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Women-Centered Disaster Resilience in Small Island Developing States - Timor-Leste

HOT Project



In this project, members of Feto Enginhera, women engineers of Timor-Leste, gained open mapping skills for resilience, which they communicated with different community members.

Background: Bolstering women engineers to address climate impacts in Timor-Leste

Timor-Leste is a small island developing state (SIDS) in Southeast Asia. Its mountainous topography, combined with seasons of heavy rainfall, makes it highly susceptible to floods, landslides, and other climate impacts. As is the case in other SIDS, women usually bear a disproportionate burden during these disaster events, and within this group, there are more vulnerable segments like girls or women with disabilities. Moreover, disaster response efforts often neglect their unique needs and roles, hindering their participation in risk mitigation activities.

As part of the Women-Centered Disaster Resilience in Small Island Developing States program, HOT partnered with Feto Enginhera (Tetun for “Women In Engineering), a locally-led group of volunteer women seeking to promote equal participation in the country’s engineering sector. With this project, they aimed to enhance women engineers’ open mapping skills by implementing initiatives tailored to the island’s specific challenges.

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Approach: Building skills for community resilience

The project organizers designed a two-phase capacity-building program for members of Feto Enginhera. During the first phase, they worked with the Association of Geographic Information System Group (G-SIG) and HOT’s Asia-Pacific Open Mapping Hub to organize a series of workshops on OpenStreetMap (OSM), HOT’s Tasking Manager, data visualization, OSM data use for Disaster Risk Reduction and Management, and general Gender and Project Management topics.

SIDS-TimorLesteWorkshop.jpg First workshop: OSM Training - Remote Data Collection

For the second phase, the participants engaged in outreach activities in a school, three different communities in Timor-Leste, and a public workshop. During those sessions, the team distributed pre-assembled “Dignity Bags”, which contain products helpful for women and girls during emergencies, and shared information regarding Feto Enginhera and the challenges women face in engineering, women-centered Disaster Risk Reduction (DRR), OSM, and emergency preparedness and response skills. Additionally, they engaged in a 3-day field data collection and analysis exercise, which allowed them to add 151 data entries to OpenStreetMap and to create maps identifying evacuation centers, building capacity, and infrastructure at risk for flooding. Finally, they presented the results of this analysis to eighteen participating communities.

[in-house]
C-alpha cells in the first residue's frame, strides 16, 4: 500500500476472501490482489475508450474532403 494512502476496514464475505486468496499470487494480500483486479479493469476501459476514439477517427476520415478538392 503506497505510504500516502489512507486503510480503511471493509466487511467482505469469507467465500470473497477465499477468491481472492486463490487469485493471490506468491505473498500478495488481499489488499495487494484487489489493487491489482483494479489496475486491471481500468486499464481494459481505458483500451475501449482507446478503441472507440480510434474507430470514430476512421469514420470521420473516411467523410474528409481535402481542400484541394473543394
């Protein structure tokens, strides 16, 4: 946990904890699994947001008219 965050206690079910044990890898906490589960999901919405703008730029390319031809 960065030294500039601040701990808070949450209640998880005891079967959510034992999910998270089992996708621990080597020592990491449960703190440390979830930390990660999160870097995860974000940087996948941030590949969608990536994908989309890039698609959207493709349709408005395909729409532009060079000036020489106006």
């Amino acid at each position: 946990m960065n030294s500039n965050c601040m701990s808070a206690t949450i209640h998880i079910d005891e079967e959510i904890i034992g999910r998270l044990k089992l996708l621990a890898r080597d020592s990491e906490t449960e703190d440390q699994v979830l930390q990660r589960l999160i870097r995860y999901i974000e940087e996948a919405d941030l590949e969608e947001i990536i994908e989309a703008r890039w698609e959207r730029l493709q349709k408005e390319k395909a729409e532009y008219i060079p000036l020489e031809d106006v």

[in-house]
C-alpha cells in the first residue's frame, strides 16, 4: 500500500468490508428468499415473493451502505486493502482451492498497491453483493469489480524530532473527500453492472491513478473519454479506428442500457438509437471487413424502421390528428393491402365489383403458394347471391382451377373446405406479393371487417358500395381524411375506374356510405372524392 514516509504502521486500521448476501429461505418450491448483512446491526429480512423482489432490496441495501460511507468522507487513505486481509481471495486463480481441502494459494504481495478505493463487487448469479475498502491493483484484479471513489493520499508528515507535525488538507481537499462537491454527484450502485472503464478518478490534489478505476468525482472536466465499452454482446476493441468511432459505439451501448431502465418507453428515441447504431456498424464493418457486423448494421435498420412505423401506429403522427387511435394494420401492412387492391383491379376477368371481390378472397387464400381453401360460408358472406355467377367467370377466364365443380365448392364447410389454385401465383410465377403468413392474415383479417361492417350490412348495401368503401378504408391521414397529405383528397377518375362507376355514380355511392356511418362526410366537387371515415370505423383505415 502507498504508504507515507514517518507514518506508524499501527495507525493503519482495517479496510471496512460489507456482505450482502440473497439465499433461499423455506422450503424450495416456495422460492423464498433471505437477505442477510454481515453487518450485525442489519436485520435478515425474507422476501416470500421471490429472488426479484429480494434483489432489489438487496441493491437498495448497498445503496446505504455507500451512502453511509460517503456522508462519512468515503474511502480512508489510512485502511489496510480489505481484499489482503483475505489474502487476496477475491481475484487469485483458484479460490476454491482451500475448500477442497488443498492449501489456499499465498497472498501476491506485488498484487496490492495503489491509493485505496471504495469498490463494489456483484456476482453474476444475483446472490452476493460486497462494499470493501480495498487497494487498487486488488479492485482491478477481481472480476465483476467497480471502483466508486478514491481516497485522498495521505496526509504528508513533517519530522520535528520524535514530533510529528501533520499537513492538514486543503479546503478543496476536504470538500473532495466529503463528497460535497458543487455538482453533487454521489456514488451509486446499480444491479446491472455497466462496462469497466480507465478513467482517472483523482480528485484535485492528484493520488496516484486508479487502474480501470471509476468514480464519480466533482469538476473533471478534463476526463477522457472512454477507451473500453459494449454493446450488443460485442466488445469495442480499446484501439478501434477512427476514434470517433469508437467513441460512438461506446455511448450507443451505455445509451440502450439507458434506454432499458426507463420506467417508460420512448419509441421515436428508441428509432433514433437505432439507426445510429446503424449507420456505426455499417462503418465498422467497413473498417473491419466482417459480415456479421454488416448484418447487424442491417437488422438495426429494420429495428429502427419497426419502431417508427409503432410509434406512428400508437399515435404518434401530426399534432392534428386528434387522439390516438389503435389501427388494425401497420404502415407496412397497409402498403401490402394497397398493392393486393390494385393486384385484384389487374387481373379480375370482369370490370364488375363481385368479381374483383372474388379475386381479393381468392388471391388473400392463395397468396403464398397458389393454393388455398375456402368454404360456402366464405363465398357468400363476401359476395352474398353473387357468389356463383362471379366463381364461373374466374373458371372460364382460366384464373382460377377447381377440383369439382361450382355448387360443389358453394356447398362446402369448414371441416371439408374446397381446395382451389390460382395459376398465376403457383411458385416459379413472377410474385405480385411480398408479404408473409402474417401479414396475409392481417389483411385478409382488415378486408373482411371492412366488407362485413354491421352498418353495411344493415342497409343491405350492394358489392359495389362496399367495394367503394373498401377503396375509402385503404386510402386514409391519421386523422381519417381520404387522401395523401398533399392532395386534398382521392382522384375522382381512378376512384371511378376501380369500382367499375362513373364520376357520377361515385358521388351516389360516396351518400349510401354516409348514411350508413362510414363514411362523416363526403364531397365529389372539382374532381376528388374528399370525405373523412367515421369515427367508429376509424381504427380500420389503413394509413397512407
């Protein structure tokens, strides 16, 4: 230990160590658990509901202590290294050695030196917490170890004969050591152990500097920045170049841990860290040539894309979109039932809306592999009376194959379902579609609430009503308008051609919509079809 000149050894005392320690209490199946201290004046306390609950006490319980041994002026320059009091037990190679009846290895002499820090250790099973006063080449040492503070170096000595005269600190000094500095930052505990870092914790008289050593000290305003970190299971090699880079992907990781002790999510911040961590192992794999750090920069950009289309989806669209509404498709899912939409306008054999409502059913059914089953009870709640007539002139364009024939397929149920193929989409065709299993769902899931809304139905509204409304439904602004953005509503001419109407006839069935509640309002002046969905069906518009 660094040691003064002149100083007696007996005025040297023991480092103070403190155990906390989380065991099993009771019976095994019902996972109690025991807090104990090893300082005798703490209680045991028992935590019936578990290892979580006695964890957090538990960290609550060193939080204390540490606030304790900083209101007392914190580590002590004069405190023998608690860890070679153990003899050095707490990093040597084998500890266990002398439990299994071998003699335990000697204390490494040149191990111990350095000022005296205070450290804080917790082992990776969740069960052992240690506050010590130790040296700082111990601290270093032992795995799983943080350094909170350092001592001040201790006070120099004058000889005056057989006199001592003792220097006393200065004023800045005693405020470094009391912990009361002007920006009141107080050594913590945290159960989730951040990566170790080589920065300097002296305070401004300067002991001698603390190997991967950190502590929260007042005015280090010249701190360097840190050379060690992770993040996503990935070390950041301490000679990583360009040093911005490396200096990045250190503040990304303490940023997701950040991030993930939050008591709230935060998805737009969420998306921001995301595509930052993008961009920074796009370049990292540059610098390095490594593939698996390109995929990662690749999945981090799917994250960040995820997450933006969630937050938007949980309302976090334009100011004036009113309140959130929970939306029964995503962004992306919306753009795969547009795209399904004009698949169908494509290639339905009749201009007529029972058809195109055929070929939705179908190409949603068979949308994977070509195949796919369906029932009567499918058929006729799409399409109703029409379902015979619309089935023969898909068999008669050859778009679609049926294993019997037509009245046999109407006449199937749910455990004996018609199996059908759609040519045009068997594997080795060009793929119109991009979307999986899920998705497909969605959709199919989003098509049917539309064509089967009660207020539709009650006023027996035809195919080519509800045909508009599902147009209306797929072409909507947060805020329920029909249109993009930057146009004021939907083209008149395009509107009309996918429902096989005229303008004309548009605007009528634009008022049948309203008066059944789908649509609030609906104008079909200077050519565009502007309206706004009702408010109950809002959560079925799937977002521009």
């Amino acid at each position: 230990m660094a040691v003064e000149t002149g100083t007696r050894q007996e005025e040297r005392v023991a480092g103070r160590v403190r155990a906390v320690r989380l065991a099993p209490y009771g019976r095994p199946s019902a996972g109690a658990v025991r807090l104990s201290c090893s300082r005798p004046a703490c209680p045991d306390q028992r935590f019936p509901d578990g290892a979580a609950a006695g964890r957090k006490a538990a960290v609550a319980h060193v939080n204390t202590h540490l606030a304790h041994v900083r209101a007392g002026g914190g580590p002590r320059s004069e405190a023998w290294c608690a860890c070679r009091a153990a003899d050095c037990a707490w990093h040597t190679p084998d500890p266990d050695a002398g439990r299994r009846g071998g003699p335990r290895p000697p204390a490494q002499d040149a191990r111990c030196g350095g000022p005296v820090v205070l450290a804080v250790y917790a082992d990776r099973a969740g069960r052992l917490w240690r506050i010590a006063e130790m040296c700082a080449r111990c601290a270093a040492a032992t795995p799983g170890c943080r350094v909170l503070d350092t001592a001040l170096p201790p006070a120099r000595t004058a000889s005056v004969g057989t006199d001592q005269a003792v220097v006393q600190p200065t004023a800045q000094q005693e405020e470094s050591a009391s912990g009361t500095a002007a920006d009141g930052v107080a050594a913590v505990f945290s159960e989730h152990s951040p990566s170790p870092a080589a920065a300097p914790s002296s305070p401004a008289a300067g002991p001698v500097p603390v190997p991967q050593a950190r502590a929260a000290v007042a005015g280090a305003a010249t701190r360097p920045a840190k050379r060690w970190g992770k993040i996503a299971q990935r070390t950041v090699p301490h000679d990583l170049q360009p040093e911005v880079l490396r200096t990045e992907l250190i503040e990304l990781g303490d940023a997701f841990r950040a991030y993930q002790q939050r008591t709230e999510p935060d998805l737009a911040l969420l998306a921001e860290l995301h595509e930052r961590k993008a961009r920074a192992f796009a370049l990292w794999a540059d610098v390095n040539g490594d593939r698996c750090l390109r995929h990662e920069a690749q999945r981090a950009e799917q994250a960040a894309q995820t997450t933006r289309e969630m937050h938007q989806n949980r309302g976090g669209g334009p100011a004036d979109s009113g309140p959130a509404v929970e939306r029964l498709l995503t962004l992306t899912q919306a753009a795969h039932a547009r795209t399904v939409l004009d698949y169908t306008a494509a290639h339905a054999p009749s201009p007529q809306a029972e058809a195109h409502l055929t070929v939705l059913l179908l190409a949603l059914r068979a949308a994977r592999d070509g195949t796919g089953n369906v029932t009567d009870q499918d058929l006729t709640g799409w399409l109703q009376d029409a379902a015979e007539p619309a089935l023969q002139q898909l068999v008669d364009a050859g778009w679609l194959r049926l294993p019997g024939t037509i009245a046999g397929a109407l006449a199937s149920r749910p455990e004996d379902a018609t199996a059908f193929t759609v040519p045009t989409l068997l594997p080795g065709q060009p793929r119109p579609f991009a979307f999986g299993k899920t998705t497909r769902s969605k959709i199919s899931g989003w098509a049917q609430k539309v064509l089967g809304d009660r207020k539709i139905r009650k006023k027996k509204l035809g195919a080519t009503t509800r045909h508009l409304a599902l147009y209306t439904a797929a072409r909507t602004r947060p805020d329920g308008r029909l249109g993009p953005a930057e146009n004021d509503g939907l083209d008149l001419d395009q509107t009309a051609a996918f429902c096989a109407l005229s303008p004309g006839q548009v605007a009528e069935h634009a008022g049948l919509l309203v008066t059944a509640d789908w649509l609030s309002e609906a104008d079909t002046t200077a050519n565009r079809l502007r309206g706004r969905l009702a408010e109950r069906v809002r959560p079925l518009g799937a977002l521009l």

SIDS-TimorLesteOutreach2.jpg Feto Enginhera members developed their public speaking skills by presenting the knowledge they gained during the workshops to members of different communities

Impact: Women’s geospatial skills increase disaster resilience

As a result of this project, there were:

116 3969 35
Women trained Buildings Mapped Km of Roads

"Over the past three days, my involvement as a Feto Enginhera in this project has been a source of pride, accompanied by valuable lessons. I acquired proficiency in using essential tools like Kobo collect, Kobo toolbox, and Q-GIS software, distinguishing this experience from my previous engagements. Despite challenging conditions under the sun, the unwavering commitment of the data collection team stood out, fostering a collaborative spirit across all services involved. This encompassed evaluating building capacities, identifying evacuation sites, and assessing building levels. The overarching goal was to integrate this comprehensive data into the OpenStreetMap platform, enhancing accessibility for future users. Through our collective efforts, we aimed to contribute meaningful information that facilitates disaster risk management for the benefit of the wider community"

— Flavia dos Santos Cruz (Data Collection team representative

"As the representative of the entire community, I express sincere appreciation for the volunteer service provided by Feto Enginhera in supporting our village. The data collected by your team, subsequently handed over to Metiaut village, has proven instrumental. Requests for this data have become routine, significantly benefiting our community."

— Mateus I. da Costa (Chief of Village Metiaut)

SIDS-TimorLesteResults.jpg Feto Enginhera reported the outcomes of the data collection activity to the Chief of the Village

What Happens Next?

As a result of this project, Feto Enginhera has identified the need to continue collaborative work to map Timor-Leste and invest in women’s skills to increase resilience in the face of climate impacts. They also identified key areas of improvement for similar projects, especially in assigning more time for the project’s overall duration and for workshops and training, which will allow for in-depth engagement and proficiency in the subject matter.


Photos by Feto Enginhera